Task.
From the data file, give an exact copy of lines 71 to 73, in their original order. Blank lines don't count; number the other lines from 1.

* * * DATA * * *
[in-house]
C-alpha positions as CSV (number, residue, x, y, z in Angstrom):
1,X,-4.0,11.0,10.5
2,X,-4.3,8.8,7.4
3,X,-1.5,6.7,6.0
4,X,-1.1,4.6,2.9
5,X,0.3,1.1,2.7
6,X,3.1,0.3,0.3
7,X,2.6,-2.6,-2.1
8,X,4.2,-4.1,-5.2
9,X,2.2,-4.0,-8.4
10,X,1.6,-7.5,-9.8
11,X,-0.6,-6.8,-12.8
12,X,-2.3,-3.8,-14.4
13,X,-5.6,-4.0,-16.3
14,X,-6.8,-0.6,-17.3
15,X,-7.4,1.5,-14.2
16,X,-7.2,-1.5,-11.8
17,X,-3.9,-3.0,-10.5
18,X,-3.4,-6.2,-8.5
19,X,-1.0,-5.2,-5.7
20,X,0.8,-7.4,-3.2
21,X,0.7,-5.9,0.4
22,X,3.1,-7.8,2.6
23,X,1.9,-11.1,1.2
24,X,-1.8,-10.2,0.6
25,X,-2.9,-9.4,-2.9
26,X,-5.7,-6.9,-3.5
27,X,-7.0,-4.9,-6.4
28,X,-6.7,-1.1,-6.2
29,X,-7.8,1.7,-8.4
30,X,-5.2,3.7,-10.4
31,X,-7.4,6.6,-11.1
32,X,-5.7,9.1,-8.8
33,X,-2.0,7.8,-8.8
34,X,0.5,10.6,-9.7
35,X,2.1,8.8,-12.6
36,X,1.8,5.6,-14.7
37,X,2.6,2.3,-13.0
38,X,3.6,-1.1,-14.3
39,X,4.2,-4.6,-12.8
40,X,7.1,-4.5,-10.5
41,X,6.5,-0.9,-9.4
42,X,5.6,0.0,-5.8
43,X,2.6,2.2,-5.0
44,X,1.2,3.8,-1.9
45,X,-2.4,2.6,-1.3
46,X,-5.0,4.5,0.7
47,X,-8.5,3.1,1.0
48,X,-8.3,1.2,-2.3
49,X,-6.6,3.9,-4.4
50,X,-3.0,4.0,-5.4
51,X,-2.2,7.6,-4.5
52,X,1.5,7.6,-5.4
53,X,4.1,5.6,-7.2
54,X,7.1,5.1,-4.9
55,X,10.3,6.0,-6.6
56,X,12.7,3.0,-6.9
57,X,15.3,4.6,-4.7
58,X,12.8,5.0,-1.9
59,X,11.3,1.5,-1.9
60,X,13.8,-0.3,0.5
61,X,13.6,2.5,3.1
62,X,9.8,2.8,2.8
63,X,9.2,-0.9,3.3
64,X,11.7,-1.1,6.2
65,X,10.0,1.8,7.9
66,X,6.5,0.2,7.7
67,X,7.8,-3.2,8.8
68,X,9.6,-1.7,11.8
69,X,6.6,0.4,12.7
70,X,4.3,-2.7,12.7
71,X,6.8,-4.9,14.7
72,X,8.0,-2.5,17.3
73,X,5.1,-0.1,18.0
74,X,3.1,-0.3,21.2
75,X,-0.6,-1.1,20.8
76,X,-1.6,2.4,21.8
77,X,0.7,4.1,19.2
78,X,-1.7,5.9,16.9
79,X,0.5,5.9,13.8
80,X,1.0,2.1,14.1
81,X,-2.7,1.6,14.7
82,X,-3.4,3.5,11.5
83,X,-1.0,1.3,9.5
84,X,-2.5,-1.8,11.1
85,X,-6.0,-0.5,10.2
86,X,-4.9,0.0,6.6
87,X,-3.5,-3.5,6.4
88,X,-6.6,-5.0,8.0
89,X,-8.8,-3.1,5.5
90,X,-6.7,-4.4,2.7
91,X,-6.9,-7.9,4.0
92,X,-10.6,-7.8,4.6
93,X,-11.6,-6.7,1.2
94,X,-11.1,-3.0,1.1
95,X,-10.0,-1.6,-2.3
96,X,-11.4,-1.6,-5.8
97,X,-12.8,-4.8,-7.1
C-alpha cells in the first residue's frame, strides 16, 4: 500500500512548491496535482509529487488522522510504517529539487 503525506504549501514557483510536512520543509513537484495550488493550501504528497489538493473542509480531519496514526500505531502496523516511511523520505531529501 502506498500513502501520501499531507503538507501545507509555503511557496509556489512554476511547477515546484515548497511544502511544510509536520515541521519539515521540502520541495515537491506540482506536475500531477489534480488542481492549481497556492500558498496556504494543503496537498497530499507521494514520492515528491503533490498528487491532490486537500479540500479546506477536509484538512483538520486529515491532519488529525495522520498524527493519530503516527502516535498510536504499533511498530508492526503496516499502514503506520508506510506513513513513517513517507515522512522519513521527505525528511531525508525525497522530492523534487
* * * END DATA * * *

69,X,6.6,0.4,12.7
70,X,4.3,-2.7,12.7
71,X,6.8,-4.9,14.7